Your sign should be easily visible to anyone who might pass by or attempt to enter your property. It should be prominent and in a location where people are most likely to see it. For example, your sign should be posted at:
- The entrance to your property
- On a front or back gate that accesses your property
- On a fence in an obvious location
- At the location of the warned hazard
- In an area free of obstructions like bushes or trees
Picking the right place for your sign is critical for its potential liability protection. Place your sign where it makes the most sense, considering what the sign is warning of. For example, place a “Beware of Dog” sign on a gate or fence where the dog is likely to be.
Pick a Highly Visible Sign
Consider what the sign you pick looks like. Is it easy to read? Does it clearly warn visitors or trespassers of what you want them to know? A posted warning sign is best when it:
- Has large bold letters
- Uses noticeable colors
- Is large enough to be seen
- Clearly describes the warning or prohibition
Purple Paint Laws
Many states, including Texas, have “purple paint laws.” Purple paint marks on trees or posts indicate notice of “No trespassing” to hunters and other visitors. Under Texas law, the purple paint marks must be:
- Vertical lines
- Not less than eight inches long
- Not less than one inch wide
- Placed so that the bottom of the mark is at least three feet from the ground and not more than five feet from the ground
- Placed in locations visible to those approaching the property
- Not more than 100 feet apart on forested land or 1,000 feet apart on land that is not forestland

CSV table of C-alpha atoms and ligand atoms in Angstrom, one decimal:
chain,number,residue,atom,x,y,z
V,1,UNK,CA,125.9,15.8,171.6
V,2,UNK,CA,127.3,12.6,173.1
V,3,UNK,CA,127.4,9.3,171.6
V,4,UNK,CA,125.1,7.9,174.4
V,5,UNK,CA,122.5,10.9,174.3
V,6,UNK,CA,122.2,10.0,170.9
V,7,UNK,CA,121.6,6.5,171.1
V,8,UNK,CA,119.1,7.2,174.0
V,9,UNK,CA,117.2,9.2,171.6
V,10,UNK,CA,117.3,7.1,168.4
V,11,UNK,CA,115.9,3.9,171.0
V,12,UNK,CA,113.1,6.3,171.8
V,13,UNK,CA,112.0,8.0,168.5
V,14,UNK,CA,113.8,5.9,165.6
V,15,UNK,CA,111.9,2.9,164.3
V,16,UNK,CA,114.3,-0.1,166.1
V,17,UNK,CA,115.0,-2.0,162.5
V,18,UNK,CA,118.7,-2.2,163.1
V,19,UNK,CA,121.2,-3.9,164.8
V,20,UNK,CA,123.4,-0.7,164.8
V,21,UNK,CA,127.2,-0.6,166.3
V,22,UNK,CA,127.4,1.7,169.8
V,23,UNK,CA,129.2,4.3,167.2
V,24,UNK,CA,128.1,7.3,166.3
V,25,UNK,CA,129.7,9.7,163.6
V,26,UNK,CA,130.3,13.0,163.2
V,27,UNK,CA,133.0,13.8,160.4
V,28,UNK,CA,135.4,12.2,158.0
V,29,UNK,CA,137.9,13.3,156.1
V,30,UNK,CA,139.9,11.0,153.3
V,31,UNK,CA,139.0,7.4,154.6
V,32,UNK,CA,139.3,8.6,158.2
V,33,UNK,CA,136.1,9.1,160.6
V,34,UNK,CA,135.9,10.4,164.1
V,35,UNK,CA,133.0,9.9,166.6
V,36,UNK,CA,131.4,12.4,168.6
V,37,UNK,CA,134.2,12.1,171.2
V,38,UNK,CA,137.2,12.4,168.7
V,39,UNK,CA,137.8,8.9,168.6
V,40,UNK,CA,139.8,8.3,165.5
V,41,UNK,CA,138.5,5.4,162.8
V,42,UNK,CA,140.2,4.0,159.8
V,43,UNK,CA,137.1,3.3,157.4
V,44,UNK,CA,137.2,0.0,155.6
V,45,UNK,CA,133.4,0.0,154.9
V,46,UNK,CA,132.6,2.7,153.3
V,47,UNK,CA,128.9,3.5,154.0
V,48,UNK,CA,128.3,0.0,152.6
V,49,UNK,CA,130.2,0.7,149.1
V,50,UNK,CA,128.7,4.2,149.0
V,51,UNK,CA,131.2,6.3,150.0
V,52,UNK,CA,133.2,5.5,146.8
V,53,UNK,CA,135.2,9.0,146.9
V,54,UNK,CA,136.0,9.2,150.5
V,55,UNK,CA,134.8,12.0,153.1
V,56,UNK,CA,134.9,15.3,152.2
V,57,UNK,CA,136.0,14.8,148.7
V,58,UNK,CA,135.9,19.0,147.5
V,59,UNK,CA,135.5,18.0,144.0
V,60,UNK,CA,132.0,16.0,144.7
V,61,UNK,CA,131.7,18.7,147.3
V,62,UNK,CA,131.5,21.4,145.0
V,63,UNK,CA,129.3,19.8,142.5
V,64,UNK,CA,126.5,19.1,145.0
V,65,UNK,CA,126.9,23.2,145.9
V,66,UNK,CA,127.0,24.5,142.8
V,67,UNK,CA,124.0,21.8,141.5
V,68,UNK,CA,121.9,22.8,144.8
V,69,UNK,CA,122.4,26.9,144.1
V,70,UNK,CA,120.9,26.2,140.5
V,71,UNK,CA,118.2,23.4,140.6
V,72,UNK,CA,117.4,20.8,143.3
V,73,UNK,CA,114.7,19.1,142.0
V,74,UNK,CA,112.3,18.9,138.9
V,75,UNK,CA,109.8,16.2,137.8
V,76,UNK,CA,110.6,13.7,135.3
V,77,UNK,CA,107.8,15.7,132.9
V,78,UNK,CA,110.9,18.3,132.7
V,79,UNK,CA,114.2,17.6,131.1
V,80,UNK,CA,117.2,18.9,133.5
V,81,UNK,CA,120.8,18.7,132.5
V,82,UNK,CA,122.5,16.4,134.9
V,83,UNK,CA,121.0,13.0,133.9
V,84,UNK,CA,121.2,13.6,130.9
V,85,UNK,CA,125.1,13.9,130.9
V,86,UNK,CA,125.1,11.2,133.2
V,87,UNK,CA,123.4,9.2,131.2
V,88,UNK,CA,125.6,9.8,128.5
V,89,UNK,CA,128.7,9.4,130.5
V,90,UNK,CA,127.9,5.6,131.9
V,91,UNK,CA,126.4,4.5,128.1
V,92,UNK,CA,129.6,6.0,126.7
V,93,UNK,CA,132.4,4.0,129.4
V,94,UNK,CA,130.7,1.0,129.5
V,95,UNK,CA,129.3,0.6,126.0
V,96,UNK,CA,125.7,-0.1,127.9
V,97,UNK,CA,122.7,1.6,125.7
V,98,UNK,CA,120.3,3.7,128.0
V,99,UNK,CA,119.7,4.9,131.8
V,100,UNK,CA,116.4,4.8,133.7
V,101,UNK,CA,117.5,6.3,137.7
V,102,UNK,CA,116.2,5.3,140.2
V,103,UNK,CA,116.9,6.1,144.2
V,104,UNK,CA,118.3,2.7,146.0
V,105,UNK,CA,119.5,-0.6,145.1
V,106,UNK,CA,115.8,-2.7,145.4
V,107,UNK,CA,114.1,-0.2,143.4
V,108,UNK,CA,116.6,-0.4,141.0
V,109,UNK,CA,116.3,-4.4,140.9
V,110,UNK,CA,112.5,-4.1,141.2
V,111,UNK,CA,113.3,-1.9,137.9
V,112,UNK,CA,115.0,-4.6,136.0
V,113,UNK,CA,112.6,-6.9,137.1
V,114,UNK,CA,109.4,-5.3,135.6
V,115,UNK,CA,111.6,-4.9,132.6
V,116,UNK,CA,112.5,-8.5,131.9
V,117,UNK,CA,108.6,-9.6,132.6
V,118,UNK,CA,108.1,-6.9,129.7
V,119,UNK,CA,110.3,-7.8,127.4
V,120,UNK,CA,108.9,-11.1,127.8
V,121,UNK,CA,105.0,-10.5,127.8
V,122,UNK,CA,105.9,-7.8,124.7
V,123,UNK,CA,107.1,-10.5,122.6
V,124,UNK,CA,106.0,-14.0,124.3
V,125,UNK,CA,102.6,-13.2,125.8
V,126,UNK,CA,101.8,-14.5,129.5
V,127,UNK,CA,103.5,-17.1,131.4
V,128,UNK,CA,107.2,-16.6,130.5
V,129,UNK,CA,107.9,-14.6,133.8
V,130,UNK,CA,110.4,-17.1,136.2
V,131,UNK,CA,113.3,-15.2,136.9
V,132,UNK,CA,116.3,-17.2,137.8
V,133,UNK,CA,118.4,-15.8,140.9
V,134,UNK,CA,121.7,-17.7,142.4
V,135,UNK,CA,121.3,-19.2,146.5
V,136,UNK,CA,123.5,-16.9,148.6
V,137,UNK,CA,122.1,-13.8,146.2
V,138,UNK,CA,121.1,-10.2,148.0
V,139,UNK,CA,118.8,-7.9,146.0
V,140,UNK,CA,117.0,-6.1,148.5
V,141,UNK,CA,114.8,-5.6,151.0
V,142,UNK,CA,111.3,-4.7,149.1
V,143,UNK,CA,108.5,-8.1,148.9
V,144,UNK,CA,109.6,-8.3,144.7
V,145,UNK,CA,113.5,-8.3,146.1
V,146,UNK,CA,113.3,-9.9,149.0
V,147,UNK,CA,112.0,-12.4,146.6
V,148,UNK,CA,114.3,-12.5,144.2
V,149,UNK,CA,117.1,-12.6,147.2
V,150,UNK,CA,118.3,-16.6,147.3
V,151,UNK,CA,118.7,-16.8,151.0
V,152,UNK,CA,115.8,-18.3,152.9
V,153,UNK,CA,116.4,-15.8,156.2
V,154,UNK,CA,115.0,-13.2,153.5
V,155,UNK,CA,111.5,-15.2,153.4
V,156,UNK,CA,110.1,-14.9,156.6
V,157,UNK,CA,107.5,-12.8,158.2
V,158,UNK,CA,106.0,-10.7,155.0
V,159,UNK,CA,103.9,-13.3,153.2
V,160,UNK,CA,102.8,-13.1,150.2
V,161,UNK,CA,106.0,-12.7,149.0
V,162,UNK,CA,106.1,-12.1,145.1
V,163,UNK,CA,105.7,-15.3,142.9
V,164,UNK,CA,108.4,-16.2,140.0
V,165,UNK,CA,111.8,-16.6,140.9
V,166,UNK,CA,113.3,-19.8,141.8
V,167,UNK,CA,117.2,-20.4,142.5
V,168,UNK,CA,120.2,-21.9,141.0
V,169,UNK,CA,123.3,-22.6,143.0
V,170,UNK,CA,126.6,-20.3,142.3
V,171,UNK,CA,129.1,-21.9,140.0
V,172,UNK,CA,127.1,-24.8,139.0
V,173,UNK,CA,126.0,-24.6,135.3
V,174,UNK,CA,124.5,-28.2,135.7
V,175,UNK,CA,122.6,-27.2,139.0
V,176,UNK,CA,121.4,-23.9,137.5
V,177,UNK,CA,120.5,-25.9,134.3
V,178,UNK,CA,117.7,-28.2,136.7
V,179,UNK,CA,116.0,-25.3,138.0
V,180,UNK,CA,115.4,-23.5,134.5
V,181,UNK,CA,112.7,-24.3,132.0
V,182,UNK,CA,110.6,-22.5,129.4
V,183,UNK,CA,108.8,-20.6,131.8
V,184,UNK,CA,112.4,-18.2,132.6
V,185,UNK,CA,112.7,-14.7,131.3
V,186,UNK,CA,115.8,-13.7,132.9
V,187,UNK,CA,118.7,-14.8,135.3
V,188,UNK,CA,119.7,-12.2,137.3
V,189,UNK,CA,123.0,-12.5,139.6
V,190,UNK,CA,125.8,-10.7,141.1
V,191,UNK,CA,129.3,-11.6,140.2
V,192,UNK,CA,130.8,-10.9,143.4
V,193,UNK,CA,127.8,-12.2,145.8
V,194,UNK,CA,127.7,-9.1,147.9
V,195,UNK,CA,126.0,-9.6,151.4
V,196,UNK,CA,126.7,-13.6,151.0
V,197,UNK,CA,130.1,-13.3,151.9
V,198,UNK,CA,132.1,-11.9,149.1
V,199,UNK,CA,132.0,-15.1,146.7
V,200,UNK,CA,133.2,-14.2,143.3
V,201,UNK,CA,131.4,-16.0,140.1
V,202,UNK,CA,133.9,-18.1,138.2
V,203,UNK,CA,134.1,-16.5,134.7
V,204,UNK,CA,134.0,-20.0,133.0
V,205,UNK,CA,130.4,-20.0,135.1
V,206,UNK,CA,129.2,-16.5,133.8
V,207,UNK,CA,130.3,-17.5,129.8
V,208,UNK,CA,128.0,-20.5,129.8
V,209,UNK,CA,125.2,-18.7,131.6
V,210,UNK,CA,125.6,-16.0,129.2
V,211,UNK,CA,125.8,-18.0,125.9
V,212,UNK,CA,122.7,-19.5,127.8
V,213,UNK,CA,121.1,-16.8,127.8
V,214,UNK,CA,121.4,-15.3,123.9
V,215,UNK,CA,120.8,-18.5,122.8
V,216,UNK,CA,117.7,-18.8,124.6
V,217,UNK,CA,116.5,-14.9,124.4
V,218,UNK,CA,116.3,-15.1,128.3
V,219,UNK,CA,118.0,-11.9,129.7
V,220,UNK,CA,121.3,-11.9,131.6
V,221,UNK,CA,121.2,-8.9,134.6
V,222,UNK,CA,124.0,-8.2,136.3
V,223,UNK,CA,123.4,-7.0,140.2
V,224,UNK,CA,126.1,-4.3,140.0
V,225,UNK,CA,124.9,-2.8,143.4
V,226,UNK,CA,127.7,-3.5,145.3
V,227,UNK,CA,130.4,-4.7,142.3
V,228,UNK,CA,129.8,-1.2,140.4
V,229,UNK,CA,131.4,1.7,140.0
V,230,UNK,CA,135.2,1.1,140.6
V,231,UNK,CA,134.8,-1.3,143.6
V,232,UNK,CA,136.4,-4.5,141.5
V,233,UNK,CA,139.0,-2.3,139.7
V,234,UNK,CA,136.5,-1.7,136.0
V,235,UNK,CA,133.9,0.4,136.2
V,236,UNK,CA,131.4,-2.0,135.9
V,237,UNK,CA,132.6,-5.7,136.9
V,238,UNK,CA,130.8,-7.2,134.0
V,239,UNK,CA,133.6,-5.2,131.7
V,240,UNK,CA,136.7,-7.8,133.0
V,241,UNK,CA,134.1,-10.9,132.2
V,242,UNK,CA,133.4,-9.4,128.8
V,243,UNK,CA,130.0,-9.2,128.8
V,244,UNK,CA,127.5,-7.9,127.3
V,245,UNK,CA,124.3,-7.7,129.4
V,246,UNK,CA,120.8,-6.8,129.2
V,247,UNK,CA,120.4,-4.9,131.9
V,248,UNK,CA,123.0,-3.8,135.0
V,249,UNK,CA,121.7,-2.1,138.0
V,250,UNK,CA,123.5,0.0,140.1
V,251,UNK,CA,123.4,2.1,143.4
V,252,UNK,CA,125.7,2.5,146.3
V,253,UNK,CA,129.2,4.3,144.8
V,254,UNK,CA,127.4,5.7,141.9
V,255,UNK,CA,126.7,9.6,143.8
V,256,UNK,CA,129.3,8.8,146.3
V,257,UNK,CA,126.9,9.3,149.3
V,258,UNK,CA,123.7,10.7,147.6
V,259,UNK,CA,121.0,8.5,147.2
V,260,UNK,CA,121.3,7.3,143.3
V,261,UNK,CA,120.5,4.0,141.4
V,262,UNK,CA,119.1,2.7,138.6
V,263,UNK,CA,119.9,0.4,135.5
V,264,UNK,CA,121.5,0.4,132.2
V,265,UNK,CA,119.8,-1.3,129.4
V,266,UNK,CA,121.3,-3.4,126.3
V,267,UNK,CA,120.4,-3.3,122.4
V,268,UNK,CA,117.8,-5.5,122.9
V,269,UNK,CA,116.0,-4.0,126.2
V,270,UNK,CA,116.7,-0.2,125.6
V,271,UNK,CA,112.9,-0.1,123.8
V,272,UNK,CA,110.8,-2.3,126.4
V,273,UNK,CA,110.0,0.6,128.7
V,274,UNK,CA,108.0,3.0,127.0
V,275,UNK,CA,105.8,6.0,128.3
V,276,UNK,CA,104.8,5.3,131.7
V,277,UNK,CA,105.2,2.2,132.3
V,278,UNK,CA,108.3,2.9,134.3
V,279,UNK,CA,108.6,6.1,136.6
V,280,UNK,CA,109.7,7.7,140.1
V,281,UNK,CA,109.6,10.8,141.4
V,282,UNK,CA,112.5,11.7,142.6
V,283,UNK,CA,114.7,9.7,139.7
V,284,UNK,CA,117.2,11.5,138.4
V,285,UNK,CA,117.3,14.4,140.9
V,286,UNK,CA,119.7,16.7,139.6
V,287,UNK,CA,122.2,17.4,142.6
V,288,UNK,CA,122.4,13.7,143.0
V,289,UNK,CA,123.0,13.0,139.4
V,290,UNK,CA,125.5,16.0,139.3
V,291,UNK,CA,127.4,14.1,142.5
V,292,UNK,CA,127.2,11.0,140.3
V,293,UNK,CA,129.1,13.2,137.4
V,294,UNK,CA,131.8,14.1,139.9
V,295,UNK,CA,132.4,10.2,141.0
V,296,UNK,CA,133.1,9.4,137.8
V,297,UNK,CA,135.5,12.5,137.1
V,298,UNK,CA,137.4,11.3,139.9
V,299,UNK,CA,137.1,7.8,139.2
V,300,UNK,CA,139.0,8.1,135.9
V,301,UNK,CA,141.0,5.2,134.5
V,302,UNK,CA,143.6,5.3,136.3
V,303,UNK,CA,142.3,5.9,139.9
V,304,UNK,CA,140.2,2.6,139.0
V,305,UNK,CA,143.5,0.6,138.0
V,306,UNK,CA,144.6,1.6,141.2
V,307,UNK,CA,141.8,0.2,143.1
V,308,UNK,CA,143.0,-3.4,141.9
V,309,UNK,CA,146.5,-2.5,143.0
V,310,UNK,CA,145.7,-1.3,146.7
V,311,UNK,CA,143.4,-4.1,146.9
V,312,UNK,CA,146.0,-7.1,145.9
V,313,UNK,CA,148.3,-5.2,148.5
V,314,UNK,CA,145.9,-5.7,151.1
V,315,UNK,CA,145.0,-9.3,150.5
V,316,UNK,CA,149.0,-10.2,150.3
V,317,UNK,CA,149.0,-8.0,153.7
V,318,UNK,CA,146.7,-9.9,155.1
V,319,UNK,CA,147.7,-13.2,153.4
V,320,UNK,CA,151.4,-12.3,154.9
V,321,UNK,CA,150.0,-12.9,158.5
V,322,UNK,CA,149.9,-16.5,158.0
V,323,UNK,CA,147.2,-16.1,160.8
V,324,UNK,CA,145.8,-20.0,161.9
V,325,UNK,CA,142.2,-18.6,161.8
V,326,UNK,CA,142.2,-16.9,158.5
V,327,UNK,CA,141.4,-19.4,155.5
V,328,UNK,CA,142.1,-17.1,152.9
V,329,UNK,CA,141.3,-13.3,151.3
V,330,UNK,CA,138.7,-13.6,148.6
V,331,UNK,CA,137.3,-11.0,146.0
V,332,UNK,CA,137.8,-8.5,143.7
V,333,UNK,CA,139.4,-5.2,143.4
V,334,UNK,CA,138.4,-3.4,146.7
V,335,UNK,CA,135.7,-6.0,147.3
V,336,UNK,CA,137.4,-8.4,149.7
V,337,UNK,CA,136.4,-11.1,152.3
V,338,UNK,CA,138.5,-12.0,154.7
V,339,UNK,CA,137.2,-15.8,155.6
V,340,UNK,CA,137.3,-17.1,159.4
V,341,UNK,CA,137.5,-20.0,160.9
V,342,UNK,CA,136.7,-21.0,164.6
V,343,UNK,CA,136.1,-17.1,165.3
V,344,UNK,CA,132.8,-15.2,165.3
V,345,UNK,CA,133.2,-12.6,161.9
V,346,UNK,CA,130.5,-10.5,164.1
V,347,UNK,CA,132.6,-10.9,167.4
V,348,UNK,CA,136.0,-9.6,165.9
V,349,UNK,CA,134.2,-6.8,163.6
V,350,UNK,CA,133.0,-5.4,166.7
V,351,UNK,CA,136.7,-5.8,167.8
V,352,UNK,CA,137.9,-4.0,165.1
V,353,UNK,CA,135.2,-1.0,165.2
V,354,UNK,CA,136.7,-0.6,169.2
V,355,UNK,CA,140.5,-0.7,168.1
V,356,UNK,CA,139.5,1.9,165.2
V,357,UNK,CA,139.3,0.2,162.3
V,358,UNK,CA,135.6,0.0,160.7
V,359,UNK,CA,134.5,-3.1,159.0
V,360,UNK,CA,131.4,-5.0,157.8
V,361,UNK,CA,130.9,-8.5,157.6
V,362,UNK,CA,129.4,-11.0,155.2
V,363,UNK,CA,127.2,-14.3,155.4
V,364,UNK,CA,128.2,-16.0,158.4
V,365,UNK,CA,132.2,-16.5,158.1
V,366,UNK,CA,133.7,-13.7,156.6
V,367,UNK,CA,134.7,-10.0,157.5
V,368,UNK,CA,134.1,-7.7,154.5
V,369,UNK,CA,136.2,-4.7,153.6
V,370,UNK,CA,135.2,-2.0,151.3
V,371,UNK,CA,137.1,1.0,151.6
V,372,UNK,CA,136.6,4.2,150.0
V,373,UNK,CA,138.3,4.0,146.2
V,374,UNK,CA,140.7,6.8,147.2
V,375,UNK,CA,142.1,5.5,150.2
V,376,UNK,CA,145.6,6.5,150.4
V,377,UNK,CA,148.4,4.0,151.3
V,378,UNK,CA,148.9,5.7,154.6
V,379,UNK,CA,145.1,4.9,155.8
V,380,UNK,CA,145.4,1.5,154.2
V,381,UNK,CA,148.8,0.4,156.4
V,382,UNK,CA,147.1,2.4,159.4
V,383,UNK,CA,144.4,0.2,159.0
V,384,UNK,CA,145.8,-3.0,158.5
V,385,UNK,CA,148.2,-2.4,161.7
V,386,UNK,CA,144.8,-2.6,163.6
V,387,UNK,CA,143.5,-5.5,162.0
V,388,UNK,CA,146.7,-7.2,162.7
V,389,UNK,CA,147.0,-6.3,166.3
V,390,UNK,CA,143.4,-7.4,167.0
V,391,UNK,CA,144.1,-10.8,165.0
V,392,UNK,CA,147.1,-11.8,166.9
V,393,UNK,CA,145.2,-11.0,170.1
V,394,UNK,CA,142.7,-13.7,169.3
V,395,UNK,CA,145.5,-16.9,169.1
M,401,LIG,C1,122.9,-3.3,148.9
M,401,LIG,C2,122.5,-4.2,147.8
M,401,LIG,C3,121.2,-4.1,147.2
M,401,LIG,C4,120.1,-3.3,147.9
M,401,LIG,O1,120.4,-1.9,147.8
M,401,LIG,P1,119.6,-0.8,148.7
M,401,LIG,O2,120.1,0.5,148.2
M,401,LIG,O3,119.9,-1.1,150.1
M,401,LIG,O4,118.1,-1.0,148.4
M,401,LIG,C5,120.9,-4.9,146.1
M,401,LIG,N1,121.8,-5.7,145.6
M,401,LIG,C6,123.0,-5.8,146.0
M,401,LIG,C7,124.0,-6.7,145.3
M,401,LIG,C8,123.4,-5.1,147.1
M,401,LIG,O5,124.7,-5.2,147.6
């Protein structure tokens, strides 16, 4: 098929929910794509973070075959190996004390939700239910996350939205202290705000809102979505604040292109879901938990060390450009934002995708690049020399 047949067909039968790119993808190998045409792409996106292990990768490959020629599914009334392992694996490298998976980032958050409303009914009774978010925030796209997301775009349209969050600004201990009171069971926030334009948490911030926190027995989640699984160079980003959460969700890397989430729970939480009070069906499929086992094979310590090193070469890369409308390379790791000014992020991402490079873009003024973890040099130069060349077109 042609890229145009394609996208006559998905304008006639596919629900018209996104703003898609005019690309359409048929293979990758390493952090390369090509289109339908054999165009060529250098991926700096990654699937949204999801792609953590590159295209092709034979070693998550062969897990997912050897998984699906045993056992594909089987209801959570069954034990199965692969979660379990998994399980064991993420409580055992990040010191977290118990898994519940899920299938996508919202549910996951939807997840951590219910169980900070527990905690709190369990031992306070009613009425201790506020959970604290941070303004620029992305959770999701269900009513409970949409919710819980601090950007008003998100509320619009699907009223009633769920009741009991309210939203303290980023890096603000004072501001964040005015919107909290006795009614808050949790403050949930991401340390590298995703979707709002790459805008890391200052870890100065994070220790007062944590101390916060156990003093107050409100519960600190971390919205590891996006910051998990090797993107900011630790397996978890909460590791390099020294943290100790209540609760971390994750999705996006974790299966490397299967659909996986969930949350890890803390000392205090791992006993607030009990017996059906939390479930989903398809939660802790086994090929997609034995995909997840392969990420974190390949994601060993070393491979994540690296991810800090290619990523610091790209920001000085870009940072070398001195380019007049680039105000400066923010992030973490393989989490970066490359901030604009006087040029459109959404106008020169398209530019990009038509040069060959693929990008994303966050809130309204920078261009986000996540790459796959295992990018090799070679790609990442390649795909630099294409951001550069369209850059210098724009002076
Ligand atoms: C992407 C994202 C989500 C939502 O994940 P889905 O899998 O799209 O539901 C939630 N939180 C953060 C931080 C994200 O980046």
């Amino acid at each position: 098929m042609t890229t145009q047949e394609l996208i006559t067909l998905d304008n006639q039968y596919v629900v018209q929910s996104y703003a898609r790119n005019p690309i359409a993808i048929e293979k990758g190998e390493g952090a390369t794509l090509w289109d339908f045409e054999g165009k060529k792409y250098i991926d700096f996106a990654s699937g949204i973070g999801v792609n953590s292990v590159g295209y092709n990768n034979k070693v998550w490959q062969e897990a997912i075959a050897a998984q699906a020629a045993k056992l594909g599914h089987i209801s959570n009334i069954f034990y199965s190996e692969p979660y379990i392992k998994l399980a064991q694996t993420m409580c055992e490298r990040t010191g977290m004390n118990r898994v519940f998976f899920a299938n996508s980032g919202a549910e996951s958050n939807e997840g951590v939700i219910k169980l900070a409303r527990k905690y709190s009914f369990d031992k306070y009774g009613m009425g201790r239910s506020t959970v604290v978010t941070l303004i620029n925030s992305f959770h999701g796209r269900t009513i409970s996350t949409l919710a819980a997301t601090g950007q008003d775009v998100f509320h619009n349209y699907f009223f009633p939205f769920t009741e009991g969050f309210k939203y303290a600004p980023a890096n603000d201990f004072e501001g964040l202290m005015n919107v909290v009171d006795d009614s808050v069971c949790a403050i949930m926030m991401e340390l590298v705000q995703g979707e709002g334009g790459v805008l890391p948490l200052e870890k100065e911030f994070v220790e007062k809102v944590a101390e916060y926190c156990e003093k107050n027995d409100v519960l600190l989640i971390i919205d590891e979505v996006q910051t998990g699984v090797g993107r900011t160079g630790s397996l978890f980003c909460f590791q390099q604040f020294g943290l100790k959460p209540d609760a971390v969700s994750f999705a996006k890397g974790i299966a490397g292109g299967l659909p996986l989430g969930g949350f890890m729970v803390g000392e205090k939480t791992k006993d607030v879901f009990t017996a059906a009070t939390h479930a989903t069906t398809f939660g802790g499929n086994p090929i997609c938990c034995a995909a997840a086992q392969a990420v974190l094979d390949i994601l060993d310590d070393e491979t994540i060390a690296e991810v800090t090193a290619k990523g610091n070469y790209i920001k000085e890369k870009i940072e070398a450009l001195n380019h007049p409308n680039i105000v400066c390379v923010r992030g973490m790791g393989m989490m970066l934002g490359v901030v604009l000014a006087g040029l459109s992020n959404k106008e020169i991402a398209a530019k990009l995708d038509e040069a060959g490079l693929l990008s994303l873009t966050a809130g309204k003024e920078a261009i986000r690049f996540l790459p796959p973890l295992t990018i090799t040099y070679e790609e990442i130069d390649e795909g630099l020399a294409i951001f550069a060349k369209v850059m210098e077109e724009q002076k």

Property Owners May Still Face Liability Even With Warning Signs
Even if you do everything right when you post your warning sign, you could still face liability for injuries on your property. These warning signs can be beneficial evidence in your case and may protect your rights, but they are not a catch-all for liability. Signs that warn of dangers may be the evidence you need that the injured party brought this harm on themselves or were partially at fault for their own injuries.
Signs for Temporary Hazards
A sign for a temporary hazard that you are in the process of correcting can also protect you from liability in certain situations. For example, imagine you learn that a staircase in your building has a broken step. You put up a very clear warning sign to exercise caution when traveling these stairs. You must still take reasonable steps to have the stairs repaired. If you do, this warning sign may protect you from liability for a reasonable period of time. If, however, you post the sign and fail to make the repair, the sign may not be enough to prevent liability.
A personal injury attorney understands the nuances of these laws and how they apply to your unique case.
Post Warning Signs Properly To Help Limit Liability
Follow the advice above and post your signs properly. Placing a highly visible warning sign in a prominent location could make all the difference in whether you are liable for a person’s injuries.